Remembrance of Things to Come, 2001

A visual essay into – or more appropriately, a thoughtful process of signification for – a montage of photographs from Denise Bellon’s photo-reportage from the period between the two world wars (as the “grand illusion” of a lasting peace during the mid 1930s after the Great War gradually unraveled to reveal an inexorable path towards another devastating world war), Remembrance of Things to Come resolves to reconstruct the evolution of European (and colonial) history during the early half of the twentieth century by examining the prefiguration of documented images taken by Bellon during that era. The first of these prefigurations appear in the idyllic, stylized poses of the uninhibited body for a print advertisement – celebrations of the precision and strength of the human body that would come to represent the proletarian images of totalitarian regimes such as the torch bearing athletes that metamorphosed into the iconic hammer and sickle Kolkhoz sculpture that became the symbol for the Soviet Union. Another prefiguration occurs in the documentation of the “shattered faces” whose disfigurement would bear witness to the barbarism of war and provide a glimpse into the inhumane physical consequences brought by the advent of technological weapons of mass destruction (such as the disfigurement caused by the atomic bomb). Even quotidian images from the reconstruction prove to be prescient as seen through Bellon’s gaze as migrant workers from the French countryside foreshadow the influx of immigrant workers into the city, both classes of workers representing the notion of foreignness in the mindset of deeply entrenched Parisian sensibility (if not implicit chauvinism). From images of film archivist and Cinémathèque founder Henri Langlois’ legendary bathtub that was used to store film cans during the Occupation, to the brothels in Tunis that de-exoticized the pleasure industry that grew out of the profitable economy of serving colonial forces stationed throughout the French Empire (in essence, putting real faces of suffering in the trade (and cycle) of human exploitation), to the little-documented, forgotten history of the failed uprising against Franco by Spanish Republicans in the Aran Valley, Bellon’s camera would also serve as a unique and irreplaceable chronicle of early 1940s zeitgeist.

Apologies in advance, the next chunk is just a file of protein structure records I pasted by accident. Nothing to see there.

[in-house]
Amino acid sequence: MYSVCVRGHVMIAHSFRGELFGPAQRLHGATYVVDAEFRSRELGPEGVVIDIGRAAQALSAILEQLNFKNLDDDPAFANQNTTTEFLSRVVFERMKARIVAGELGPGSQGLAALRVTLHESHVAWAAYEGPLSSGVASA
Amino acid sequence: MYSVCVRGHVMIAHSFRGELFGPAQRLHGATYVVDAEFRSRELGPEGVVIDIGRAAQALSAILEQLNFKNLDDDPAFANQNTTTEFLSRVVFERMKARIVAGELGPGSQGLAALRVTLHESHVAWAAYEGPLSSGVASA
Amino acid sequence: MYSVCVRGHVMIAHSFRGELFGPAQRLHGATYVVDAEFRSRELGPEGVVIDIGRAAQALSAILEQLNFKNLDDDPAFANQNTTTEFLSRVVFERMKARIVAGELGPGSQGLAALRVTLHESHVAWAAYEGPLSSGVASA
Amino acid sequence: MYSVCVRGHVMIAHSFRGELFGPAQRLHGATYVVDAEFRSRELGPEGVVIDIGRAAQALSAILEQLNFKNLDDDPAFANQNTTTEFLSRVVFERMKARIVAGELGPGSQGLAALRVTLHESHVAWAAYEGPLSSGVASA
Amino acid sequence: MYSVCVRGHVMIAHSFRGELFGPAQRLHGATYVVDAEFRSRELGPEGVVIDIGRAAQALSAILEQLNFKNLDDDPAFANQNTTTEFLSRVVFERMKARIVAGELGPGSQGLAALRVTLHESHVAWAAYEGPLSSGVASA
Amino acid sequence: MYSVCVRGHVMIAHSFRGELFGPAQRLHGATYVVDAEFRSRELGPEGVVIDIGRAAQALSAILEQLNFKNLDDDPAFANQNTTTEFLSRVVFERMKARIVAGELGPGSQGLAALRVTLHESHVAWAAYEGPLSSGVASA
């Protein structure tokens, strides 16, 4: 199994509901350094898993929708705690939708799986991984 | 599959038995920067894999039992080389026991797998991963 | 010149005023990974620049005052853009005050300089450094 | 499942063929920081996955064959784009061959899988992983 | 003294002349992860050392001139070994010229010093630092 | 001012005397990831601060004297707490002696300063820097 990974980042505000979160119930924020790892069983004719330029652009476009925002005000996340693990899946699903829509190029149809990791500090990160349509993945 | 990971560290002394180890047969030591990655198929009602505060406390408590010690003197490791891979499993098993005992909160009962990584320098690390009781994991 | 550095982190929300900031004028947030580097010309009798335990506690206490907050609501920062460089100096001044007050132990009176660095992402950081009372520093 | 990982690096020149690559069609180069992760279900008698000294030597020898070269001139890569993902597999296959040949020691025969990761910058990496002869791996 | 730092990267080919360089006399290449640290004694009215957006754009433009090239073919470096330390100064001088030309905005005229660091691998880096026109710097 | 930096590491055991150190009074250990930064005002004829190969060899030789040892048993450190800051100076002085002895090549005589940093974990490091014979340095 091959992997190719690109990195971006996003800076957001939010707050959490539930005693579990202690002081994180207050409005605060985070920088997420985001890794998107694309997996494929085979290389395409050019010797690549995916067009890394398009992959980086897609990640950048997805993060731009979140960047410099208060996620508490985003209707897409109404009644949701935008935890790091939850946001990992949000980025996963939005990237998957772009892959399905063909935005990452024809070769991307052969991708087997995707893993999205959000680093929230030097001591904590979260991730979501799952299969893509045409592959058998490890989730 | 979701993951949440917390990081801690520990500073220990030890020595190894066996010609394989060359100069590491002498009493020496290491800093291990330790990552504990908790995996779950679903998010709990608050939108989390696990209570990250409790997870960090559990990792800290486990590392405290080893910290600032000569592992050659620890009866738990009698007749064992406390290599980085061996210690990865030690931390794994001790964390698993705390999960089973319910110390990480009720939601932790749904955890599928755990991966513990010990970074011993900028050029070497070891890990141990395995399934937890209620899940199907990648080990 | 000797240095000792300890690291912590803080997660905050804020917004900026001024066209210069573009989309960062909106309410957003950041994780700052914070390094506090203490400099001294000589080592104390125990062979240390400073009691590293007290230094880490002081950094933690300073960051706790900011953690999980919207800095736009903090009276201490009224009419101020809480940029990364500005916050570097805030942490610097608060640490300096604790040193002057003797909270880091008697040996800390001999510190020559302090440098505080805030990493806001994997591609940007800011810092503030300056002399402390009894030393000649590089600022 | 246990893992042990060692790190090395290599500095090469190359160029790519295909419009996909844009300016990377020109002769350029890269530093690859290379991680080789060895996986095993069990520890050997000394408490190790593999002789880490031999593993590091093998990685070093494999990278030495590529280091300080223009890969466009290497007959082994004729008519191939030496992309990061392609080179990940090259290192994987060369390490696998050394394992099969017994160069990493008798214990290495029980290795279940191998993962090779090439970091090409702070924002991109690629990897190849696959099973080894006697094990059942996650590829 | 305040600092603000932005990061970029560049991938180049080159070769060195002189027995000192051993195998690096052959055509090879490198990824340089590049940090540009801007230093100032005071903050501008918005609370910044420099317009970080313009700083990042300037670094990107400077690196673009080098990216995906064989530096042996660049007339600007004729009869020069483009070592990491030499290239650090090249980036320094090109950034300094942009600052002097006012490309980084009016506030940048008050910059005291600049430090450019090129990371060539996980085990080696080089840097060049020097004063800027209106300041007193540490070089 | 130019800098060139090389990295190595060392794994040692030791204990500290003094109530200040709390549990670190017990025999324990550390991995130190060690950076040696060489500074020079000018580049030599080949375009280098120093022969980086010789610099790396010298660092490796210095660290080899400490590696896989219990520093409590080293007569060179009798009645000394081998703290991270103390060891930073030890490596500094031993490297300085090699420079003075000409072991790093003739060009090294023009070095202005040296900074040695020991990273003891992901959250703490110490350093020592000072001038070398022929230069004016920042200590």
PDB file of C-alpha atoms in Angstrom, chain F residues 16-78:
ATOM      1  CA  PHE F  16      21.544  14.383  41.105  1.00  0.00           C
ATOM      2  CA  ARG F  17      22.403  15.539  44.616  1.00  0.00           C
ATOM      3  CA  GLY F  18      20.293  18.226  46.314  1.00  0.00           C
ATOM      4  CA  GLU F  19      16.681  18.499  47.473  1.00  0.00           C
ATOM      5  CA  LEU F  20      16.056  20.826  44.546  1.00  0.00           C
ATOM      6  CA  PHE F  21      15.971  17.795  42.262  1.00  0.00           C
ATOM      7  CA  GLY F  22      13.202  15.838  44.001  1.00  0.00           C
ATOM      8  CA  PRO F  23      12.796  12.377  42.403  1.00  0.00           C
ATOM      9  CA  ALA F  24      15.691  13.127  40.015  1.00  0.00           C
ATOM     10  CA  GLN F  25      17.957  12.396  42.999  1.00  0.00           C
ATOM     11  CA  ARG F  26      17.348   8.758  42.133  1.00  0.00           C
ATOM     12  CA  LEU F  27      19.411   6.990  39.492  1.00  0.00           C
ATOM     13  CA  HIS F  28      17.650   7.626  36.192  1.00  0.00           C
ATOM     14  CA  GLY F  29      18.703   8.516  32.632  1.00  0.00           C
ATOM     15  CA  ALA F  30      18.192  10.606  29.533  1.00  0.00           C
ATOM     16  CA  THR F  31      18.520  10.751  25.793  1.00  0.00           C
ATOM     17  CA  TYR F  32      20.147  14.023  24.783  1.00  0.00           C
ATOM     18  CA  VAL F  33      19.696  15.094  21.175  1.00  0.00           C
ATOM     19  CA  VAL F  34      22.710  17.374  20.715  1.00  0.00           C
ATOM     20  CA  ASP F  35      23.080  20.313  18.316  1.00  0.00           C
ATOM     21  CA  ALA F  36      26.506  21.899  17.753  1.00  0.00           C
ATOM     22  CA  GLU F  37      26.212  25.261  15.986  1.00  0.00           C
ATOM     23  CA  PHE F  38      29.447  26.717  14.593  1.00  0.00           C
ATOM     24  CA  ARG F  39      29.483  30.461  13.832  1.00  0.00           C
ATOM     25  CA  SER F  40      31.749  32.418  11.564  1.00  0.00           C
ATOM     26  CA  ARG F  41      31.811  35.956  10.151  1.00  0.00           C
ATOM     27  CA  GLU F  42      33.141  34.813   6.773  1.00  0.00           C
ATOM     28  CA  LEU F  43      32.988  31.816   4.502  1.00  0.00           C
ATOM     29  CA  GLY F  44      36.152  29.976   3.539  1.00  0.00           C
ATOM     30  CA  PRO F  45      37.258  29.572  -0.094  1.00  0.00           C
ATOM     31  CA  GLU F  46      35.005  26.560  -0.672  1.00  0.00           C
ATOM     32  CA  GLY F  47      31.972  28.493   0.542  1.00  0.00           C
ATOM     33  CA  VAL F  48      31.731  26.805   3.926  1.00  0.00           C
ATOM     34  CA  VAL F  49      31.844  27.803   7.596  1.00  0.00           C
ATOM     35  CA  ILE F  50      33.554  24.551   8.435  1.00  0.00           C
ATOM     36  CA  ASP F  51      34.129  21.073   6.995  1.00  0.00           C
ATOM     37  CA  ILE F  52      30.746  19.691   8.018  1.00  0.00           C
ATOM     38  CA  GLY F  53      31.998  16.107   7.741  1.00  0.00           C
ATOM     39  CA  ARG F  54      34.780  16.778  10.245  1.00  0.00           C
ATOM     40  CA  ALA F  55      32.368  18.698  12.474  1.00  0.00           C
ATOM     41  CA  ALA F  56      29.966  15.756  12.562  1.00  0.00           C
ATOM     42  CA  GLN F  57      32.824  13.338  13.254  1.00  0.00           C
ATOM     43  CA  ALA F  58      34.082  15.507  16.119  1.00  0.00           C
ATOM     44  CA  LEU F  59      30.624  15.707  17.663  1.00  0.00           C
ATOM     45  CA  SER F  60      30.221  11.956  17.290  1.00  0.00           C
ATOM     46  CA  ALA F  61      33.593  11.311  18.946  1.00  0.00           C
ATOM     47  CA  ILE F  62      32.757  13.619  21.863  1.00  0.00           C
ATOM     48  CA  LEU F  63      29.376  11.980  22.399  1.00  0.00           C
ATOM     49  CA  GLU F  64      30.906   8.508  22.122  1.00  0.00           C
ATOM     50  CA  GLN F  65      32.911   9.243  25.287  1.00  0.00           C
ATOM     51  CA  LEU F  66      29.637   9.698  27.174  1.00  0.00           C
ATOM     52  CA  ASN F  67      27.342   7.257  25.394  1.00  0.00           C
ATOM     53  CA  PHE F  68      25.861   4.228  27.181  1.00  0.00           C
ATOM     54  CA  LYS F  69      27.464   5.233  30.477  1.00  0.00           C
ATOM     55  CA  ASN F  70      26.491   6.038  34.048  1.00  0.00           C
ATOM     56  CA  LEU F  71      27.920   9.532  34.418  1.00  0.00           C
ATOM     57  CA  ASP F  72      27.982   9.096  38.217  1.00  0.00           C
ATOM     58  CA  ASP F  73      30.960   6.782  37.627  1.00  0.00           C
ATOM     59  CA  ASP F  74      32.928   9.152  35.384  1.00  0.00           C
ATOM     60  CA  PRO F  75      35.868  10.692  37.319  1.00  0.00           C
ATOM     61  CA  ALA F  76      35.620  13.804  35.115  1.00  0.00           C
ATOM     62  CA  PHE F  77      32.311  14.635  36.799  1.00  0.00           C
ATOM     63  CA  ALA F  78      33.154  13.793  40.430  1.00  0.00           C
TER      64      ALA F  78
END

Perhaps the most emblematic prefiguration of Bellon’s gaze is in the photography of a gypsy bride that would be published for the cover of Paris Match, an issue that would also contain excerpts from Adolf Hitler’s Mein Kampf. The mental image of “gypsy”, already a connotation for displacement, outcast, and marginalization, would later be inextricably bound with another shared history with Hitler through the human tragedy of their racial targeting for extermination during the Holocaust: their grim connection foretold through the portentous association of a glossy magazine. It is in this analytical deconstruction between the integral art of composing an image and the cognitive assignment of significance behind the captured image that filmmakers Chris Marker and Yannick Bellon create a compelling exposition on the processing and (subconscious) self-actualization of human memory.

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